On May 3, approximately 191 feral horses died while searching for water in the Tuba City stock pond Gray Mountain, in West Navajo. The horses became mired in mud and perished as they were too weak to pull themselves free. Only one horse survived.
There are estimated to be between 50,000 and 70,000 feral horses on the Navajo Nation; horses dying at this watering pond happens seasonally because of drought and famine. The President of the Navajo Nation, President Russell Begaye, said in a press release that these deaths are preventable if the local Navajo chapter had requested help from the Navajo Nation and the Bureau of Indian Affairs.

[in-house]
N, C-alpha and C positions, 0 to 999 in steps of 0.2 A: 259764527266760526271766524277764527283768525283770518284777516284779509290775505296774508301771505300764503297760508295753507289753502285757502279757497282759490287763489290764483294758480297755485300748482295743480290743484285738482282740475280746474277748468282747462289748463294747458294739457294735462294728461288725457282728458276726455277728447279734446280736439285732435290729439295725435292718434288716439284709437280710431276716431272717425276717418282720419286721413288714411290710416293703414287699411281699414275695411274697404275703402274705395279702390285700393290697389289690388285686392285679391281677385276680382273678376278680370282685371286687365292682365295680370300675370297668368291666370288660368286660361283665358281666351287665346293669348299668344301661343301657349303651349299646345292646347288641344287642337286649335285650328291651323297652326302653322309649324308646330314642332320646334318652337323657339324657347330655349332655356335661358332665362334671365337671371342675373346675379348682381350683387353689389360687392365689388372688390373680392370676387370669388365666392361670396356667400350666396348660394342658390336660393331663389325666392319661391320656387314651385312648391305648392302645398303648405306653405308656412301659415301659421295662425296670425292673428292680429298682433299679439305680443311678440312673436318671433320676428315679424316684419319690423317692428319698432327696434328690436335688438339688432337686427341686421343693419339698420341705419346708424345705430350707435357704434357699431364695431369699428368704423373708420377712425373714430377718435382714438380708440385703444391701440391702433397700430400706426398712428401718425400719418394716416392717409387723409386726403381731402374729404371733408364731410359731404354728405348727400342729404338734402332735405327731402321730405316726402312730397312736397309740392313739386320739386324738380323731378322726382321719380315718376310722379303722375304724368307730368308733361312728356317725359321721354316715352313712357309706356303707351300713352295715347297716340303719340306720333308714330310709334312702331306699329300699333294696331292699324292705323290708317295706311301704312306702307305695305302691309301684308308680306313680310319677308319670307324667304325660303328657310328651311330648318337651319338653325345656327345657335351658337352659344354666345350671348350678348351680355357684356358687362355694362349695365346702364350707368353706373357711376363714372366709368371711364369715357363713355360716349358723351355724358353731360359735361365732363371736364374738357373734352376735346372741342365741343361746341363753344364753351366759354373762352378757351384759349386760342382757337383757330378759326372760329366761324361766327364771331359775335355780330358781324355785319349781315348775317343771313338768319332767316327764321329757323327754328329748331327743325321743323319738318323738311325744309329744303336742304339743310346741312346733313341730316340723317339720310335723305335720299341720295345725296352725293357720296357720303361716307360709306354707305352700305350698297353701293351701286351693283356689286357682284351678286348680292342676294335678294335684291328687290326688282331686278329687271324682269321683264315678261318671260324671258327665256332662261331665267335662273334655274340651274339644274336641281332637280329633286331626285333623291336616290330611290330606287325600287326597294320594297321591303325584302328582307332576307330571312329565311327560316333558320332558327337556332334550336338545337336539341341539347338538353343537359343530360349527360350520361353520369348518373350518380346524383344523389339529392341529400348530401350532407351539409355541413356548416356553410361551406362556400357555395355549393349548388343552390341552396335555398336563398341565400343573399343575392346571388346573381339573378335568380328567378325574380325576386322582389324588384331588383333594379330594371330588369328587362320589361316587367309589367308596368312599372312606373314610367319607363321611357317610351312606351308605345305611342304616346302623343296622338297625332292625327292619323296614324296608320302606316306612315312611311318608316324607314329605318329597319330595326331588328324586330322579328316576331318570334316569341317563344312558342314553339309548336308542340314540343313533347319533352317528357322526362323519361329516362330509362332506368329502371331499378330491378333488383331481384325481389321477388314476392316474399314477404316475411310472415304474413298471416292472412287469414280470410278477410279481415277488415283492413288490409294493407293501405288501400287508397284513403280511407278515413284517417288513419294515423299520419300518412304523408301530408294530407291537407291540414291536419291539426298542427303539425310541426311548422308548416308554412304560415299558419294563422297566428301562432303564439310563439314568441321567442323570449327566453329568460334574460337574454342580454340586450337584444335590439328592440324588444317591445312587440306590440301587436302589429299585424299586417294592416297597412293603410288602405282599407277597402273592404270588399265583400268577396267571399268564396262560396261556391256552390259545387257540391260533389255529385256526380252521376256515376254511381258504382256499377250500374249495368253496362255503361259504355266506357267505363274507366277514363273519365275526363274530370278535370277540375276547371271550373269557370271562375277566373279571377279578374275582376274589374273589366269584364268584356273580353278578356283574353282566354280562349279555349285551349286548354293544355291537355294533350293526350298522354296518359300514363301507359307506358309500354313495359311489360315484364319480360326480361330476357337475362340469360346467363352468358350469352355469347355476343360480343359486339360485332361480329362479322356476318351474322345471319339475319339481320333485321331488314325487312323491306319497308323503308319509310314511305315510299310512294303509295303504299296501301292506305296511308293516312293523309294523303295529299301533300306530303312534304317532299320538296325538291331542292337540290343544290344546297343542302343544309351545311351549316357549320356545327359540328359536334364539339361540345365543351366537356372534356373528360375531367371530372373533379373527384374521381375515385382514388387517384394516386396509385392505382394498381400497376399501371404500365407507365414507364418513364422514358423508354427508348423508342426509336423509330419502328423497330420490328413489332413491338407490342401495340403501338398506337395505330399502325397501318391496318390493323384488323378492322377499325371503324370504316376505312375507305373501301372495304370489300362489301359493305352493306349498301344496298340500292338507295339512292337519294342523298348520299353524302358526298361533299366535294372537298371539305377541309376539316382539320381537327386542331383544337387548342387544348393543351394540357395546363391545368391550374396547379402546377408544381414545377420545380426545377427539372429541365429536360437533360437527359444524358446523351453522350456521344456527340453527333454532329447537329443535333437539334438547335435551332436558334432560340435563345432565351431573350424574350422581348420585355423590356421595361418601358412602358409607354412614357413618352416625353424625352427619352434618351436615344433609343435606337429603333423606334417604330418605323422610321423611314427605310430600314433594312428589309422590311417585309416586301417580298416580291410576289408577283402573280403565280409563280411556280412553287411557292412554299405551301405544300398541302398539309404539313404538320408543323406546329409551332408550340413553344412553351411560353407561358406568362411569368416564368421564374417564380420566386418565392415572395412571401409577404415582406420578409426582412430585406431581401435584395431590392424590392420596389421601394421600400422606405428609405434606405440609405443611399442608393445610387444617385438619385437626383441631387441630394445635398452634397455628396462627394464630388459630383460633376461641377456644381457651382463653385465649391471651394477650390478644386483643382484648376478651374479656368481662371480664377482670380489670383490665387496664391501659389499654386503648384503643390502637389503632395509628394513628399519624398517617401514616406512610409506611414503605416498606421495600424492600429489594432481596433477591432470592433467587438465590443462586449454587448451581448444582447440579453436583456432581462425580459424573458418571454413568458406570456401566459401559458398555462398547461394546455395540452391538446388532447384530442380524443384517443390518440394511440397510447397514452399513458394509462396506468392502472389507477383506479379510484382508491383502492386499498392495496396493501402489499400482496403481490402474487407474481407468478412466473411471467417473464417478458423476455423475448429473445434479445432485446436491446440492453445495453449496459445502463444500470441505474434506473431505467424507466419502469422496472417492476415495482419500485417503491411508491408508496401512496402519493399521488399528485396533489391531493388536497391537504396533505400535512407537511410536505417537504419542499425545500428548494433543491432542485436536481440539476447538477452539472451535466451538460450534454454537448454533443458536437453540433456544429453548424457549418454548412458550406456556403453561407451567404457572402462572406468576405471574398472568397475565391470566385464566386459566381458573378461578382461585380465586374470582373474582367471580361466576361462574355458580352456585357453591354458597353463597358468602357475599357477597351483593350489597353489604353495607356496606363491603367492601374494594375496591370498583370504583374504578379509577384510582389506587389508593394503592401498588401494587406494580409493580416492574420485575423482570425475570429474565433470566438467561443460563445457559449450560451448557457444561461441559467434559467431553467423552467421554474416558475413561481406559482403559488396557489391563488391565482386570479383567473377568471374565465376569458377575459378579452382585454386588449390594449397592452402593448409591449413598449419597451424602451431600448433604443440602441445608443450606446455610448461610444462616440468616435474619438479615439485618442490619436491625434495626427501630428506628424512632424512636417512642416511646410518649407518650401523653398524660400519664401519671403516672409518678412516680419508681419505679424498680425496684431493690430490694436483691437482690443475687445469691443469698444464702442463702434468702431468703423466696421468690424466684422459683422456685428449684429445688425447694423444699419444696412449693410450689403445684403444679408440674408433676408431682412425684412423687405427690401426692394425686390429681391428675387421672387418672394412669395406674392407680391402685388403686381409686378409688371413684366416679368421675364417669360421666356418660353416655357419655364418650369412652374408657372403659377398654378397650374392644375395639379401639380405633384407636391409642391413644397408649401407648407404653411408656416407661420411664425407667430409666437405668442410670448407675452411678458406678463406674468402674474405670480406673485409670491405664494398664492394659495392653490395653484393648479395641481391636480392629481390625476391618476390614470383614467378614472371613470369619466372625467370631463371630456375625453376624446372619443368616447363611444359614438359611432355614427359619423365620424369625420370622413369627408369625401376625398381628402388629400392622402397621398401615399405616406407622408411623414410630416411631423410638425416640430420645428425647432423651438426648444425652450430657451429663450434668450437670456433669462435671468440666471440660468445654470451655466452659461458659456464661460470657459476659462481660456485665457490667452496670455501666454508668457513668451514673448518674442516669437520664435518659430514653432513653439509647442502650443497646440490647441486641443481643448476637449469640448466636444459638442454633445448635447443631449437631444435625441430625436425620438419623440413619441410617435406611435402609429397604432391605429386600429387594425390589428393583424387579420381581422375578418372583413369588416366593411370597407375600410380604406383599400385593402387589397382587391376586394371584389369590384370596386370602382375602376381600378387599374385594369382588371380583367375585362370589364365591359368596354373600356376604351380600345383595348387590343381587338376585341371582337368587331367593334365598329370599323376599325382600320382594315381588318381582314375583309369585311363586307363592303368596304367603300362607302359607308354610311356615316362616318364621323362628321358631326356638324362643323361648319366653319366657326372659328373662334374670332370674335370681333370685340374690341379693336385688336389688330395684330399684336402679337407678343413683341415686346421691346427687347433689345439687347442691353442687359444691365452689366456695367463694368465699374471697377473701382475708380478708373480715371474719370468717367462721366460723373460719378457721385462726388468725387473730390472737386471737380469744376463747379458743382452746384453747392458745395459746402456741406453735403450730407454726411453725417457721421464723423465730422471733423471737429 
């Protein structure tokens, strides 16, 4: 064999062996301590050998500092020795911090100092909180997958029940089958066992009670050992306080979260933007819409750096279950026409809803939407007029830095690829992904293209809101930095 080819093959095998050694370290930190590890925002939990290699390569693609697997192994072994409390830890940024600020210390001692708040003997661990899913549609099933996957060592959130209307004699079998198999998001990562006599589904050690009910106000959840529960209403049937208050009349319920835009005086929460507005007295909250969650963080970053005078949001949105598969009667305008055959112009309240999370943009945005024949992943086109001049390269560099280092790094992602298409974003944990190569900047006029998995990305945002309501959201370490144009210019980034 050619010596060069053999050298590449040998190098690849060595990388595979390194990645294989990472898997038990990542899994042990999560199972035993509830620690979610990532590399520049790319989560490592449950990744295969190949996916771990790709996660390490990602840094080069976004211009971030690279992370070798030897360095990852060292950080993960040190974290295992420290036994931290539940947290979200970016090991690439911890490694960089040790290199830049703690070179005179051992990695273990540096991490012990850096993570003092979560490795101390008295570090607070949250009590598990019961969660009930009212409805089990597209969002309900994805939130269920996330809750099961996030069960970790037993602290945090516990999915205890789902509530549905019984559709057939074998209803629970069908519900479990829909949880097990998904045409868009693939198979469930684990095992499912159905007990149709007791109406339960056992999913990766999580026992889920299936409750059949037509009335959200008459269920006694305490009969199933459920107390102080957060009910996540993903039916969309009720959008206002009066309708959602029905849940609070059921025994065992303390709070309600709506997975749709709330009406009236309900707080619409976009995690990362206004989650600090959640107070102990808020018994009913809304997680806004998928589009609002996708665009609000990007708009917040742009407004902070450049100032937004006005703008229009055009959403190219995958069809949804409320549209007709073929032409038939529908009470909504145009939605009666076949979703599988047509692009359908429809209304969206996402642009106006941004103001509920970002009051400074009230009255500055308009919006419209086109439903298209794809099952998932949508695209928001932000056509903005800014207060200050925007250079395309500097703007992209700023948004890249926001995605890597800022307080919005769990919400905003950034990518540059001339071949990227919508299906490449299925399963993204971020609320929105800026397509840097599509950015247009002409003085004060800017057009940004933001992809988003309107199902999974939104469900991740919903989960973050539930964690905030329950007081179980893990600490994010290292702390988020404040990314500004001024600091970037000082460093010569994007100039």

“Grace,” a 2-week-old filly, was found near her mother, who died in the mud. She was taken to the Coconino Humane Association and then transferred to the Aspen Veterinary Clinic, where she was cared for by veterinarian Allison Forbes.
Though she was close to death from dehydration and malnourishment, the filly was placed under intensive care and monitored closely. She is currently doing very well and will stay at the clinic for a few more days before being released to a foster home.
The horses who died in the watering hole will be buried onsite and the watering hole will be permanently covered to prevent more equine deaths.
Read more at News 4 Tucson.
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